APPEAL from the Circuit Court of Cook County; the Hon. FRANK
WILSON, Judge, presiding.
MR. PRESIDING JUSTICE SULLIVAN DELIVERED THE OPINION OF THE COURT:
Petitioner appeals from an order dismissing his petition brought pursuant to the Post-Conviction Hearing Act. (Ill. Rev. Stat. 1977, ch. 38, par. 122-1 et seq.) The issues presented in this appeal are (1) whether petitioner's plea of guilty was involuntarily made in violation of due process; and (2) whether Supreme Court Rule 402(d)(2) (Ill. Rev. Stat. 1977, ch. 110A, par. 402(d)(2)) required the trial judge to grant petitioner leave to withdraw his guilty plea.
It appears that petitioner was charged with attempt murder, attempt armed robbery, and two counts of aggravated battery. On May 19, 1975, he withdrew his original plea of not guilty and entered into plea negotiations with the State. In exchange for his guilty plea, the State agreed to recommend concurrent sentences of four to eight years for attempt murder and dual sentences of two to eight years for armed robbery and aggravated battery. Petitioner accordingly pleaded guilty, and the trial court after properly admonishing him determined that the plea was voluntarily entered, found a factual basis for the plea, and indicated its conditional concurrence in the plea agreement depending upon the results of the aggravation and mitigation hearing. The court also made the following statement to petitioner:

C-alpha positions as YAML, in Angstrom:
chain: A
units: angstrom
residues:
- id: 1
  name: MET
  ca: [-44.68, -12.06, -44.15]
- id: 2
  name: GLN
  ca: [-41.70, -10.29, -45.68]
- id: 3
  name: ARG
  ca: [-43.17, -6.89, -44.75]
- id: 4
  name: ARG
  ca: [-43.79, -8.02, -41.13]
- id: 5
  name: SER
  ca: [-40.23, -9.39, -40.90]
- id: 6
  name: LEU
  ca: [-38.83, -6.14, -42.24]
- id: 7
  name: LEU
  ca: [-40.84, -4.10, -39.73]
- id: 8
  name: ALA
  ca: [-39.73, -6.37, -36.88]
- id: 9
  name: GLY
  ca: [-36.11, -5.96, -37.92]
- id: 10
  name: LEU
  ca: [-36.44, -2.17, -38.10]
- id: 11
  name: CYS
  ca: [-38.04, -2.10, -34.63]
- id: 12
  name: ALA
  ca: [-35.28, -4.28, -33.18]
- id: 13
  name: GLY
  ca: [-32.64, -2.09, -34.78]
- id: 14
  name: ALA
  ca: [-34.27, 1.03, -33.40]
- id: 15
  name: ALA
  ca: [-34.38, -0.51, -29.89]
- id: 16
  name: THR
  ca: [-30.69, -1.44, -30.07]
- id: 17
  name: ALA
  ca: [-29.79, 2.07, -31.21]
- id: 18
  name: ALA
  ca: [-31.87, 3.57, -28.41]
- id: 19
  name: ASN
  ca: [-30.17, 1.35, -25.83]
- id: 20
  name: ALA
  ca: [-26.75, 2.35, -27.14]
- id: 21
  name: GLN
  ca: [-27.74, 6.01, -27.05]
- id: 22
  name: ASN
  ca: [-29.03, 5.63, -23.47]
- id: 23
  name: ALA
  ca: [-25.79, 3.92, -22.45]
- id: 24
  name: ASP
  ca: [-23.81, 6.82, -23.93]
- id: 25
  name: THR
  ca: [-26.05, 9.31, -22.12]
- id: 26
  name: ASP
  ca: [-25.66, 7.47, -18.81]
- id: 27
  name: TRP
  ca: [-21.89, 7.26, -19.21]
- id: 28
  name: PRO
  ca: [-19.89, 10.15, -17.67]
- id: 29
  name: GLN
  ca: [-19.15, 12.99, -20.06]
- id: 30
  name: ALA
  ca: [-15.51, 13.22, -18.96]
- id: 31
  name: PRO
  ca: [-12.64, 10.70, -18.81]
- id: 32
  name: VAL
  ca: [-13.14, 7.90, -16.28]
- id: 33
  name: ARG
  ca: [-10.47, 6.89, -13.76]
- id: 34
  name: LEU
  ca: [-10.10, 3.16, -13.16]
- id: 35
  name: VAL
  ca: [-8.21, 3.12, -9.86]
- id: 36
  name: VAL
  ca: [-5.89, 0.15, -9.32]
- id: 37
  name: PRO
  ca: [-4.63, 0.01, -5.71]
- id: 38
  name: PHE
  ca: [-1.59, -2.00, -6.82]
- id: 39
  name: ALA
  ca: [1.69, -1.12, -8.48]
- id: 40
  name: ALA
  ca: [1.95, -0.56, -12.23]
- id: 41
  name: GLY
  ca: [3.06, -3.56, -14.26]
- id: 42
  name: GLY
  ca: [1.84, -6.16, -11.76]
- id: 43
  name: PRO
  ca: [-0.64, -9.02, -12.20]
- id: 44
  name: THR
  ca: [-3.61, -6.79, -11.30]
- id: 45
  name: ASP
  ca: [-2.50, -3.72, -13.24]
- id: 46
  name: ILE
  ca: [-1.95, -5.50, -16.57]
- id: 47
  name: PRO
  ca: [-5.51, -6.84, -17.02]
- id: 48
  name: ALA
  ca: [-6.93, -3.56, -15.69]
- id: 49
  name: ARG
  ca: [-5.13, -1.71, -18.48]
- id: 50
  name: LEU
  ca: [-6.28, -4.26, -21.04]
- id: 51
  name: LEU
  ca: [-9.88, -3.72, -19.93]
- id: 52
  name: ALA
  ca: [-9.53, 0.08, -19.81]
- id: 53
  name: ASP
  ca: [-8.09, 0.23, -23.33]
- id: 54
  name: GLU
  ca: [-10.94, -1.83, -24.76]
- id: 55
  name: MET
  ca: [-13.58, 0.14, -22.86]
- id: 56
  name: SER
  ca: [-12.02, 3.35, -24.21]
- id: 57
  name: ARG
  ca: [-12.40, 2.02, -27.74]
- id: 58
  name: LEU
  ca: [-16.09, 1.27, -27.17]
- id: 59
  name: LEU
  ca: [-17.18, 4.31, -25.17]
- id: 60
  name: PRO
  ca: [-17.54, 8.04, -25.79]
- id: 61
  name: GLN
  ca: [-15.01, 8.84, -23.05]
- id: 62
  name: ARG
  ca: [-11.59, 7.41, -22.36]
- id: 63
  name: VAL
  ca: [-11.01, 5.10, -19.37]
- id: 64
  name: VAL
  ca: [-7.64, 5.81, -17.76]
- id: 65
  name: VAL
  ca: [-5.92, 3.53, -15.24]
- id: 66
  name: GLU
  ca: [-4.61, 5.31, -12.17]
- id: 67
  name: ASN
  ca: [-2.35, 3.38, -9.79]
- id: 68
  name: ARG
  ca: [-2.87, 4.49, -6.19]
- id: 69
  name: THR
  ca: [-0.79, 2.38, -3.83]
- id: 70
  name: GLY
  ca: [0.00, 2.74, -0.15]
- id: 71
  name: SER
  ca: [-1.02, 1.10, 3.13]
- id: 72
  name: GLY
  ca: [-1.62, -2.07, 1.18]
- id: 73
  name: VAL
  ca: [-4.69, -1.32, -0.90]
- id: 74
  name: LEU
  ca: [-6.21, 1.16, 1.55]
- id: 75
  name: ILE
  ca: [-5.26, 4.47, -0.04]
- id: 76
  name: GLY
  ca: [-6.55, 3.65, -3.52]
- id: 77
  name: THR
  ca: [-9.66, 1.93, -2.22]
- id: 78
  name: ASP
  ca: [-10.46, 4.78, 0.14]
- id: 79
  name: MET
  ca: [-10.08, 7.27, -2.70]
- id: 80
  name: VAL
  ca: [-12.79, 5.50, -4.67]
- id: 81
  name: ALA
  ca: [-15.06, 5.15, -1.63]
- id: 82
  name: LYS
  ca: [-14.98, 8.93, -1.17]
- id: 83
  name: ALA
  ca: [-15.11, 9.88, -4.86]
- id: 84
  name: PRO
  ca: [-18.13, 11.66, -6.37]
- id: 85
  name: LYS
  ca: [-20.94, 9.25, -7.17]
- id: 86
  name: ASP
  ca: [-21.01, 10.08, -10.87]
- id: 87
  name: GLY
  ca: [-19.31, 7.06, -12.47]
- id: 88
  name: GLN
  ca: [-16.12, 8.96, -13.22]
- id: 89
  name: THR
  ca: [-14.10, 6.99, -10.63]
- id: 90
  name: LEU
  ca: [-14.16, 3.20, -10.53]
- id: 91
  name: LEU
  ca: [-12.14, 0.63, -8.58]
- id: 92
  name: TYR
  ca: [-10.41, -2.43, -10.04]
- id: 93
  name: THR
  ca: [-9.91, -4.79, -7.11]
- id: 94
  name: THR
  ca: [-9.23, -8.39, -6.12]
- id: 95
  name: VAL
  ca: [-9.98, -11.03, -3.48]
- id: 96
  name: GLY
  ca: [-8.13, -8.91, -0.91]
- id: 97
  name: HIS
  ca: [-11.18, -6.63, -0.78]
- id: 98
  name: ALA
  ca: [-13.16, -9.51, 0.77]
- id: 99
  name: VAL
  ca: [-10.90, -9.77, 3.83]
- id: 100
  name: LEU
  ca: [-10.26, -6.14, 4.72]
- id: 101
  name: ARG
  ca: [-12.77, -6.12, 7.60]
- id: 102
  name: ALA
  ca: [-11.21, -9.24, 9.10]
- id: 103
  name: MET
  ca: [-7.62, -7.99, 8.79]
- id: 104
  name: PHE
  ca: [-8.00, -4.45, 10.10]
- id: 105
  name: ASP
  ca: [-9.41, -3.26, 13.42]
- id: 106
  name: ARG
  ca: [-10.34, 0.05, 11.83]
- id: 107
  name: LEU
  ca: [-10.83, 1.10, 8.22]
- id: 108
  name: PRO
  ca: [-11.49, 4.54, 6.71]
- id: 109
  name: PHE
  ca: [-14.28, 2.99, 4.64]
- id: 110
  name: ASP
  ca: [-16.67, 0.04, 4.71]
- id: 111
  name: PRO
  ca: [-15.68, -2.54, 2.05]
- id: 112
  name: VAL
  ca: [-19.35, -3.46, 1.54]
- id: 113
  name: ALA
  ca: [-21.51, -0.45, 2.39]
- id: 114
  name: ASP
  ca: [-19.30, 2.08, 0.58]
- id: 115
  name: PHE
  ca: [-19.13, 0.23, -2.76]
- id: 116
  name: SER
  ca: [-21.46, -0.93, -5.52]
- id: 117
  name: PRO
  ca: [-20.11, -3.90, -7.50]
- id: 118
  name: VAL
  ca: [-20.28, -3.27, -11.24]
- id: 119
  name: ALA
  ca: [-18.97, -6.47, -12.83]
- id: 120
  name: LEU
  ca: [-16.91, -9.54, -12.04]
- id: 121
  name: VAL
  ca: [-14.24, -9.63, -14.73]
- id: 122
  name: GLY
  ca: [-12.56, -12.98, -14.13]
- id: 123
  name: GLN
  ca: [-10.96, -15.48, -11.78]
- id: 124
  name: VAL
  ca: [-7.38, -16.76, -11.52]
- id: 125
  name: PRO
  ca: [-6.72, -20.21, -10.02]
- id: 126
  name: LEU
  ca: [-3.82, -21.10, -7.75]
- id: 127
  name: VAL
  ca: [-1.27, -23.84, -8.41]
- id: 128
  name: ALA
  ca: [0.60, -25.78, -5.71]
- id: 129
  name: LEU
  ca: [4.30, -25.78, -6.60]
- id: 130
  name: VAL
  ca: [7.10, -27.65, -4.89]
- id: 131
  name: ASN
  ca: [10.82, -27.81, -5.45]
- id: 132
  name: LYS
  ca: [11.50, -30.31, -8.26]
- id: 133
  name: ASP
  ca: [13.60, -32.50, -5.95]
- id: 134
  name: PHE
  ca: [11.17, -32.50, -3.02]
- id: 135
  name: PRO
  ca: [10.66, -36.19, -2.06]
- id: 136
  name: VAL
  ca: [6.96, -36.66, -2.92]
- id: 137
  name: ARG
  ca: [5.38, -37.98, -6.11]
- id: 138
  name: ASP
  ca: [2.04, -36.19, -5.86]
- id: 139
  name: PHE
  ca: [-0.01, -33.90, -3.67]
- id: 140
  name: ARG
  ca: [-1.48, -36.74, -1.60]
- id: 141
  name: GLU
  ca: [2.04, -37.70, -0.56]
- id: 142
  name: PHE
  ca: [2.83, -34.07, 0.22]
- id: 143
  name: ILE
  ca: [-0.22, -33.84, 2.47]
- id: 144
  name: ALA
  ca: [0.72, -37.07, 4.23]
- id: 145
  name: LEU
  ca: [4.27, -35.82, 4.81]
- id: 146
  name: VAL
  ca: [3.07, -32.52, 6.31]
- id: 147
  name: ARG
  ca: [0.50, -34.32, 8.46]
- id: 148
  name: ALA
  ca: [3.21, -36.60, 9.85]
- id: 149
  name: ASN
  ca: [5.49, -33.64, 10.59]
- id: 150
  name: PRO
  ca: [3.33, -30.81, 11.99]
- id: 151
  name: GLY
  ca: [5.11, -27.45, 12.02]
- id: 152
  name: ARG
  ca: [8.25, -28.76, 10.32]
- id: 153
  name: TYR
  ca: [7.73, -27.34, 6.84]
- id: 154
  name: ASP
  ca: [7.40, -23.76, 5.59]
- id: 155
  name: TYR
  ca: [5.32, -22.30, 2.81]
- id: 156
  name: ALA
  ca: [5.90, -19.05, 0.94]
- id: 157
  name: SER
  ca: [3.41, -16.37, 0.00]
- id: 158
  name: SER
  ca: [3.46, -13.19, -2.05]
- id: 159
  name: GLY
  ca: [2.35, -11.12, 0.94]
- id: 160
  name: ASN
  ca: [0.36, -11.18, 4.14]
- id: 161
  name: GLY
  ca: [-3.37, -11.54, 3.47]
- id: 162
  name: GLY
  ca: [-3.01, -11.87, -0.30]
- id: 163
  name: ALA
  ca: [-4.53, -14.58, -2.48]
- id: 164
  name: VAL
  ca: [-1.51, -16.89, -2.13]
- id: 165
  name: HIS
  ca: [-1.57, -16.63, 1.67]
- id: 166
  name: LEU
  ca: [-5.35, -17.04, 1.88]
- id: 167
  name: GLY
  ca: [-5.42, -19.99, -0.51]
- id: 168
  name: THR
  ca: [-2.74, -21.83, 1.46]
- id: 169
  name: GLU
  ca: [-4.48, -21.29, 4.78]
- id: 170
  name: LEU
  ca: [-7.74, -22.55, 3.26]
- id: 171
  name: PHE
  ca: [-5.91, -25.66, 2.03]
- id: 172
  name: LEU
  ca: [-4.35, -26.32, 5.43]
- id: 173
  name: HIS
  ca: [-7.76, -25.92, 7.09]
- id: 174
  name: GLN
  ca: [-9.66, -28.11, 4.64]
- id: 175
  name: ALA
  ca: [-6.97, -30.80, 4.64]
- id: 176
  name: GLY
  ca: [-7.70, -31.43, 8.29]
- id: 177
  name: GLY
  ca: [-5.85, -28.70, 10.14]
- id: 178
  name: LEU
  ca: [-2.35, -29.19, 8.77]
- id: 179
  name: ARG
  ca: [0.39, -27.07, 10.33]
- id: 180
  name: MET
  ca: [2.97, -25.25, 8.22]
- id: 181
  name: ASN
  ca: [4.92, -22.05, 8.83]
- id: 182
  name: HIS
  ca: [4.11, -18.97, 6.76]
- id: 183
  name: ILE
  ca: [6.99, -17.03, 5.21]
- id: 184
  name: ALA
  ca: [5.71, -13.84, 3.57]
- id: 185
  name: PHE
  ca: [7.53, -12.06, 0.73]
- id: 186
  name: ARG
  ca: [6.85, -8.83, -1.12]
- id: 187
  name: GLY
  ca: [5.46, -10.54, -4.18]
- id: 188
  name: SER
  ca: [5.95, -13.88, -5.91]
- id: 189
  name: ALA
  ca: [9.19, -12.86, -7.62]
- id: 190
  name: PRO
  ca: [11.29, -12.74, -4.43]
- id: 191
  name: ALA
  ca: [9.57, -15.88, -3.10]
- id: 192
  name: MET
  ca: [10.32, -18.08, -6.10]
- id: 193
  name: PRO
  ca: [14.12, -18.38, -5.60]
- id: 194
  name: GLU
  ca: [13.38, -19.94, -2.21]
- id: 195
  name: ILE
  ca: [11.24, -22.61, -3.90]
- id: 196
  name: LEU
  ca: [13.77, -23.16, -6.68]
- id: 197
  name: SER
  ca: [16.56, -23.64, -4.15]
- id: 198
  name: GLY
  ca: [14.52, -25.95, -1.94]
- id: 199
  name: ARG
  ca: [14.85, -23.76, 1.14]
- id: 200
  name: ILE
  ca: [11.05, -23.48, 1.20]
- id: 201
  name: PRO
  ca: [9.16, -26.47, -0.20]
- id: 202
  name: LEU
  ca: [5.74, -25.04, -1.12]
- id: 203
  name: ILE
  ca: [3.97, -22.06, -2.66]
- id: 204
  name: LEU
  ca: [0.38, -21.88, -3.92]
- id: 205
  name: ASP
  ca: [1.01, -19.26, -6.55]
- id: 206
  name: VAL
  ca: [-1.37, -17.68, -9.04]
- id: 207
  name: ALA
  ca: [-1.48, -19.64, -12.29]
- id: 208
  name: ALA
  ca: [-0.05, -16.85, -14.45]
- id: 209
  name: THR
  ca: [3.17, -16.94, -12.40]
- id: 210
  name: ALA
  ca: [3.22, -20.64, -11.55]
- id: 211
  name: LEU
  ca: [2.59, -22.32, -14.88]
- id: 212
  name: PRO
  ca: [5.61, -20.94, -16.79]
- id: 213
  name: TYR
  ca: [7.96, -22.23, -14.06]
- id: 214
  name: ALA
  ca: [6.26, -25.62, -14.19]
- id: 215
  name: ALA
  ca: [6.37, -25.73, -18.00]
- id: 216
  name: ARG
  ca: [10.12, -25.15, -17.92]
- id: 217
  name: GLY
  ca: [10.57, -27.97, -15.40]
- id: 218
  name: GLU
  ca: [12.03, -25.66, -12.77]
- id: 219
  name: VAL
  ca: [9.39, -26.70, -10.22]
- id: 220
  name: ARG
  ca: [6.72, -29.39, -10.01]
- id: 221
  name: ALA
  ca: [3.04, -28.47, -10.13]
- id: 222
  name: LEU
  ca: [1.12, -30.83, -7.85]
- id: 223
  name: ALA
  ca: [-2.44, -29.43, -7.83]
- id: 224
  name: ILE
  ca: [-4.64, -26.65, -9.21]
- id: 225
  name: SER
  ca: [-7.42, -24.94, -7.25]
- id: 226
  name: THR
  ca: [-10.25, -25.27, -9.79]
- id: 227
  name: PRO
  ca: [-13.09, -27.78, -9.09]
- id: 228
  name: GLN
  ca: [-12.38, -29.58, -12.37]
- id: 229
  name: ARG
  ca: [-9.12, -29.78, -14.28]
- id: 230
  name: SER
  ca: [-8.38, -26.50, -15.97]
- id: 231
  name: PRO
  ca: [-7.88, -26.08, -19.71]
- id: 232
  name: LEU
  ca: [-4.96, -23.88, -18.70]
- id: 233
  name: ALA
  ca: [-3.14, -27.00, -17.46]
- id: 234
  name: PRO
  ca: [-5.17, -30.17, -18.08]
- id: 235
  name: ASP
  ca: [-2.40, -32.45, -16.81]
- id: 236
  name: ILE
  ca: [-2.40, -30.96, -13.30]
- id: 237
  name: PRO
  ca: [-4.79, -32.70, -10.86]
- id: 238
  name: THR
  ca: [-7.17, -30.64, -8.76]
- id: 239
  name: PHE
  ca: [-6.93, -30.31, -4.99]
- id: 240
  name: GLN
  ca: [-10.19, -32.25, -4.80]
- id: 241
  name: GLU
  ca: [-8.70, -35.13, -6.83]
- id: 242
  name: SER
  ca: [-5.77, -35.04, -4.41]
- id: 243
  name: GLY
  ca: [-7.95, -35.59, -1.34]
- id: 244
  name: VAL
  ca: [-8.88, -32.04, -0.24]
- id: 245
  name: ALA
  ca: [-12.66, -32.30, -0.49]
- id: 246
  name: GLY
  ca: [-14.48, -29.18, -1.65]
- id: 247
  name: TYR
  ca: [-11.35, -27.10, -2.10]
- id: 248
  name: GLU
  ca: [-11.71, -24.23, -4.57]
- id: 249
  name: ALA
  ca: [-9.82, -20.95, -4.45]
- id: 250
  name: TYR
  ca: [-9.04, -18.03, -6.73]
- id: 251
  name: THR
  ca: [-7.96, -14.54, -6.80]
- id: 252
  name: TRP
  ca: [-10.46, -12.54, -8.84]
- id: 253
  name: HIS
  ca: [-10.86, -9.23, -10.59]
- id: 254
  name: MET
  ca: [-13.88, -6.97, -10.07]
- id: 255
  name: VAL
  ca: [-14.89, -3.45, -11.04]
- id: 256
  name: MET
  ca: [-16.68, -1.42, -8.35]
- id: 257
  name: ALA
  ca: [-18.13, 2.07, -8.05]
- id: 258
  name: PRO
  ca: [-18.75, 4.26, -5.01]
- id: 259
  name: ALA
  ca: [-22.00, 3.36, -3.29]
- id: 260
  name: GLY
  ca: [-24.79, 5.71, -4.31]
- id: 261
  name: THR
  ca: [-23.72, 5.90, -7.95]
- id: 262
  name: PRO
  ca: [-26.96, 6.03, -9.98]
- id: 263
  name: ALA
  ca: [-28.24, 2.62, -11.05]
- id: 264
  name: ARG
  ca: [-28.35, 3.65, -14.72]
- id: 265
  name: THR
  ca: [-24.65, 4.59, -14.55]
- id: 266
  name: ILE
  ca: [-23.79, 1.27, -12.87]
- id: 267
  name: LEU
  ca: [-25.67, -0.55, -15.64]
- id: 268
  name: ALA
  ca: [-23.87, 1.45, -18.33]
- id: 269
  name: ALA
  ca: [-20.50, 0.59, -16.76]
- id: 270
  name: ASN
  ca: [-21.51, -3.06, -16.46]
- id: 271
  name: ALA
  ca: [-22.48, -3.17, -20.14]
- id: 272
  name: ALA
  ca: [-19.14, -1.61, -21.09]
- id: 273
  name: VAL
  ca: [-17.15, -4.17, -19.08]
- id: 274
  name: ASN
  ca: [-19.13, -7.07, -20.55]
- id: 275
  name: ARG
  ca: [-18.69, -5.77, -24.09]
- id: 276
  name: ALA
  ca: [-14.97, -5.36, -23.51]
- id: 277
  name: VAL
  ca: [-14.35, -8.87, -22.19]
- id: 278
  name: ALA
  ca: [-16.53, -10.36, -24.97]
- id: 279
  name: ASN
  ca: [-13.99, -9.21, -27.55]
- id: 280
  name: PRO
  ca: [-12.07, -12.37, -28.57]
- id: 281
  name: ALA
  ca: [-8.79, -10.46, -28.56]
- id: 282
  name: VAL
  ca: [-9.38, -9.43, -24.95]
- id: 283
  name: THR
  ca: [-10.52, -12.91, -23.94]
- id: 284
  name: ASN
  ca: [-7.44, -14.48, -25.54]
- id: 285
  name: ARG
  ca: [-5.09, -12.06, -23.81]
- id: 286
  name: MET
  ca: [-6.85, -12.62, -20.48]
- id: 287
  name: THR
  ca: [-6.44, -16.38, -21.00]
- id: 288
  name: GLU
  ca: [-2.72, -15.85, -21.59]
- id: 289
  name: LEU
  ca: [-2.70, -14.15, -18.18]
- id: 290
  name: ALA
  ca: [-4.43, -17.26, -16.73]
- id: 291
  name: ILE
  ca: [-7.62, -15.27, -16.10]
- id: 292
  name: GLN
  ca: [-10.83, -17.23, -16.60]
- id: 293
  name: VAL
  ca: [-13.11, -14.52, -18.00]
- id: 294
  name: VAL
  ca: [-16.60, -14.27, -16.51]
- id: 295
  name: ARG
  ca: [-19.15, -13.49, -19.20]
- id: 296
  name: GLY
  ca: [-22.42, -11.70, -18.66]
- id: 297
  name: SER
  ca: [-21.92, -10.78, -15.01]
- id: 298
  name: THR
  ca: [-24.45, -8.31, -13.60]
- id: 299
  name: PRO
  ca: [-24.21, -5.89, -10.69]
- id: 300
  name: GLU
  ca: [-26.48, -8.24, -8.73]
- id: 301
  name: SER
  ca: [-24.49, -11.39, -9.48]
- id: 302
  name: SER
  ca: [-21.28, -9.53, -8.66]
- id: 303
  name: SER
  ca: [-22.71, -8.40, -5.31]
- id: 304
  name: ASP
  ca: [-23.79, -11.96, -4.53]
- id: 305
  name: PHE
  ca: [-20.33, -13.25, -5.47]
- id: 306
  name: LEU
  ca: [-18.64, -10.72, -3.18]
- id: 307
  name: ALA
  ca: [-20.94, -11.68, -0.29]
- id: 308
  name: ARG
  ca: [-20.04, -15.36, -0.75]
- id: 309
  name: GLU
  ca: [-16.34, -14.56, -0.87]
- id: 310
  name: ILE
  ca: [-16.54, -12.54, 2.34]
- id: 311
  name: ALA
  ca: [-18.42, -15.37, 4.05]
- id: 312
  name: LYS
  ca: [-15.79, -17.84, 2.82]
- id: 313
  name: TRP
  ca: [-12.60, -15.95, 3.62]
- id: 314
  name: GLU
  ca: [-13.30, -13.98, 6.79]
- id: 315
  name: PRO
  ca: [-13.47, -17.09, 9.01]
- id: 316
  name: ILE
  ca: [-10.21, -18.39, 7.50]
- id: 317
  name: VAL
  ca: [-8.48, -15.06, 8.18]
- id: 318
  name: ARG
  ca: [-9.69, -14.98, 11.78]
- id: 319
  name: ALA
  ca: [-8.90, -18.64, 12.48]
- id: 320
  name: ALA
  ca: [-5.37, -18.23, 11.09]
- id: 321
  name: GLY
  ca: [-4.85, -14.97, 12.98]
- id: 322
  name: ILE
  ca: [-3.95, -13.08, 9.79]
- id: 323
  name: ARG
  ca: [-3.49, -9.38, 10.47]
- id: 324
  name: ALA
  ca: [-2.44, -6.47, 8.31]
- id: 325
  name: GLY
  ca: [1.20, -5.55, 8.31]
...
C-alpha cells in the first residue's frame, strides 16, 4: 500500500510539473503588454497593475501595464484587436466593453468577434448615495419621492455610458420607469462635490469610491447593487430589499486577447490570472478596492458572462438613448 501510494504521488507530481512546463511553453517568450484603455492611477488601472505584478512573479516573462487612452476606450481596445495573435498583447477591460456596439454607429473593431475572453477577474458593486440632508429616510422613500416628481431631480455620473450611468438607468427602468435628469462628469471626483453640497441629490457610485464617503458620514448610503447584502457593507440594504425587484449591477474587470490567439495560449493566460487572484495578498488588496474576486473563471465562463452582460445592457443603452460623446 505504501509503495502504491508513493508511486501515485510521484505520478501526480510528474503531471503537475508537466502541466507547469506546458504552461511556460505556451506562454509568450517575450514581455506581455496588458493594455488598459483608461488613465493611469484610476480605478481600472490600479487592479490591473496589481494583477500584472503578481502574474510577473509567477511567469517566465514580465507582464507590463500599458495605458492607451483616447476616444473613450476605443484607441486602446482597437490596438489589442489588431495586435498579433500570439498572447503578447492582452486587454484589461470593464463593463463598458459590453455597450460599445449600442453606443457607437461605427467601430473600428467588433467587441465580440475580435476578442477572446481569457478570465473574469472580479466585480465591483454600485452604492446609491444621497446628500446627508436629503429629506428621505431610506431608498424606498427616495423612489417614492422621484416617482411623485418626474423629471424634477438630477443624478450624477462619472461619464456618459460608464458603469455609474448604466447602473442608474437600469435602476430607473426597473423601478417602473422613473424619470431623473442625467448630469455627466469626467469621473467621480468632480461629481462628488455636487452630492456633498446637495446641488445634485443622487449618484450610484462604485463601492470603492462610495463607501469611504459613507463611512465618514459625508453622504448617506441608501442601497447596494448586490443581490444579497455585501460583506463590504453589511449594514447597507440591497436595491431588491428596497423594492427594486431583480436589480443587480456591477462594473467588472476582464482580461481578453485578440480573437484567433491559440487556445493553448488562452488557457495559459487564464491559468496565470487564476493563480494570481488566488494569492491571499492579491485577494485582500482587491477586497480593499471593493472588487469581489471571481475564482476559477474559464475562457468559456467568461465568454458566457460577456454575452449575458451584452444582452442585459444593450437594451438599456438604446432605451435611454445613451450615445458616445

"And, you understand on that if you don't come back on the 19th of June [sentencing date], I can sentence you in absentia, which means that when you are not here I can still sentence you, and on that basis, for four to any number of years, if you don't come back."
To this statement petitioner replied, "I'll be here."
When petitioner failed to appear for sentencing on June 19 his bond was revoked, a warrant was issued for his arrest, and the matter was continued to June 29. On that date, he was again absent but the hearing in aggravation and mitigation was held, at which the prosecutor told the court:
"[I]t's the State's recommendation at this time, your Honor, seeing that Thomas Robinson didn't see fit to come back to court, on the charge of attempt murder, that he be sentenced to a period of not less than six nor more than eighteen years in the Illinois State Penitentiary; as to the charge of attempt armed robbery, for a period of not less than six nor more than eighteen years in the Illinois State Penitentiary, and as to the count for aggravated battery, a period of not less than three nor more than ten years in the Illinois State Penitentiary."
The trial judge then considered petitioner's presentence report along with the public defender's argument in mitigation, and sentenced petitioner to concurrent terms in accordance with the State's recommendation. After being apprehended and imprisoned, petitioner brought this petition for post-conviction relief which was dismissed on motion of the State.